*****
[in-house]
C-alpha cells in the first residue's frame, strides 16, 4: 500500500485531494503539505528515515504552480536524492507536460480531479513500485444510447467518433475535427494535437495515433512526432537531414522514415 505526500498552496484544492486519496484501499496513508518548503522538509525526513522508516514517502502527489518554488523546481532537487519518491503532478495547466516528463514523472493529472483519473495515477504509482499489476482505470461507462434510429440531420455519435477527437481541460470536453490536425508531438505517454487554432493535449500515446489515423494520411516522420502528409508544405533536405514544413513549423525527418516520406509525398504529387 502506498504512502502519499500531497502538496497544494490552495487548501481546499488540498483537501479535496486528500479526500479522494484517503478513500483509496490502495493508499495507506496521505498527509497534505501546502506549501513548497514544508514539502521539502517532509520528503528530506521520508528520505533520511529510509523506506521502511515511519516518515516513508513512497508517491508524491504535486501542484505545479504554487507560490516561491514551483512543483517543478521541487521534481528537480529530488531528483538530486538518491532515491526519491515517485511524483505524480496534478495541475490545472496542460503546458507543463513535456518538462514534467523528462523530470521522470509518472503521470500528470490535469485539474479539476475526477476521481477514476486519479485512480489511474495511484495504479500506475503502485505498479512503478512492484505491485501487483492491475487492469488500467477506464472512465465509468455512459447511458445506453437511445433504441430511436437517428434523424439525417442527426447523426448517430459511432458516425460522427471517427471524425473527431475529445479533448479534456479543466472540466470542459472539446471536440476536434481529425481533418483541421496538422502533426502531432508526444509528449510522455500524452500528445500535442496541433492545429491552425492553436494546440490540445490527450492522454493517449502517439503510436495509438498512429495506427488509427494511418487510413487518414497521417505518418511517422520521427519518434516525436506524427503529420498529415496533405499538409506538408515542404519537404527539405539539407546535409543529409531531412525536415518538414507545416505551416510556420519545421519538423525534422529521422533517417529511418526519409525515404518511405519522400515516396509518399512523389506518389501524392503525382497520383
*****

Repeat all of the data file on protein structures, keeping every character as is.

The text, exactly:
[in-house]
C-alpha cells in the first residue's frame, strides 16, 4: 500500500485531494503539505528515515504552480536524492507536460480531479513500485444510447467518433475535427494535437495515433512526432537531414522514415 505526500498552496484544492486519496484501499496513508518548503522538509525526513522508516514517502502527489518554488523546481532537487519518491503532478495547466516528463514523472493529472483519473495515477504509482499489476482505470461507462434510429440531420455519435477527437481541460470536453490536425508531438505517454487554432493535449500515446489515423494520411516522420502528409508544405533536405514544413513549423525527418516520406509525398504529387 502506498504512502502519499500531497502538496497544494490552495487548501481546499488540498483537501479535496486528500479526500479522494484517503478513500483509496490502495493508499495507506496521505498527509497534505501546502506549501513548497514544508514539502521539502517532509520528503528530506521520508528520505533520511529510509523506506521502511515511519516518515516513508513512497508517491508524491504535486501542484505545479504554487507560490516561491514551483512543483517543478521541487521534481528537480529530488531528483538530486538518491532515491526519491515517485511524483505524480496534478495541475490545472496542460503546458507543463513535456518538462514534467523528462523530470521522470509518472503521470500528470490535469485539474479539476475526477476521481477514476486519479485512480489511474495511484495504479500506475503502485505498479512503478512492484505491485501487483492491475487492469488500467477506464472512465465509468455512459447511458445506453437511445433504441430511436437517428434523424439525417442527426447523426448517430459511432458516425460522427471517427471524425473527431475529445479533448479534456479543466472540466470542459472539446471536440476536434481529425481533418483541421496538422502533426502531432508526444509528449510522455500524452500528445500535442496541433492545429491552425492553436494546440490540445490527450492522454493517449502517439503510436495509438498512429495506427488509427494511418487510413487518414497521417505518418511517422520521427519518434516525436506524427503529420498529415496533405499538409506538408515542404519537404527539405539539407546535409543529409531531412525536415518538414507545416505551416510556420519545421519538423525534422529521422533517417529511418526519409525515404518511405519522400515516396509518399512523389506518389501524392503525382497520383